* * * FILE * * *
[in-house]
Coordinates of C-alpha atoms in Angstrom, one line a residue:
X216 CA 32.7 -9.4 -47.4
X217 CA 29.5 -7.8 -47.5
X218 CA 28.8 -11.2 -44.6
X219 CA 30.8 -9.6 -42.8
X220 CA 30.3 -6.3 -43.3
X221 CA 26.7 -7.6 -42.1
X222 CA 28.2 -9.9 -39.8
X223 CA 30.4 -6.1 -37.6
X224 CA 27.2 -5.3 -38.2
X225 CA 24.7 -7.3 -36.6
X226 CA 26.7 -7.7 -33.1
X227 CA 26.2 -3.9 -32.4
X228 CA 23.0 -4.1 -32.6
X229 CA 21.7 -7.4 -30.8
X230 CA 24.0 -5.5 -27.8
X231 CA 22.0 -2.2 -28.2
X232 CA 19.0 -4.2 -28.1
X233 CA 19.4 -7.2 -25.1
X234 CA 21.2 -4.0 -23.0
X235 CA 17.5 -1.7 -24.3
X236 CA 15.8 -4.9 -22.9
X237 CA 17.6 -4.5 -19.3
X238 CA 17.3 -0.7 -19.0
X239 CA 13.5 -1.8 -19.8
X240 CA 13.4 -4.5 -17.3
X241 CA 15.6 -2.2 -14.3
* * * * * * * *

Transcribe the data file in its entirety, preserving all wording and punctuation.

[in-house]
Coordinates of C-alpha atoms in Angstrom, one line a residue:
X216 CA 32.7 -9.4 -47.4
X217 CA 29.5 -7.8 -47.5
X218 CA 28.8 -11.2 -44.6
X219 CA 30.8 -9.6 -42.8
X220 CA 30.3 -6.3 -43.3
X221 CA 26.7 -7.6 -42.1
X222 CA 28.2 -9.9 -39.8
X223 CA 30.4 -6.1 -37.6
X224 CA 27.2 -5.3 -38.2
X225 CA 24.7 -7.3 -36.6
X226 CA 26.7 -7.7 -33.1
X227 CA 26.2 -3.9 -32.4
X228 CA 23.0 -4.1 -32.6
X229 CA 21.7 -7.4 -30.8
X230 CA 24.0 -5.5 -27.8
X231 CA 22.0 -2.2 -28.2
X232 CA 19.0 -4.2 -28.1
X233 CA 19.4 -7.2 -25.1
X234 CA 21.2 -4.0 -23.0
X235 CA 17.5 -1.7 -24.3
X236 CA 15.8 -4.9 -22.9
X237 CA 17.6 -4.5 -19.3
X238 CA 17.3 -0.7 -19.0
X239 CA 13.5 -1.8 -19.8
X240 CA 13.4 -4.5 -17.3
X241 CA 15.6 -2.2 -14.3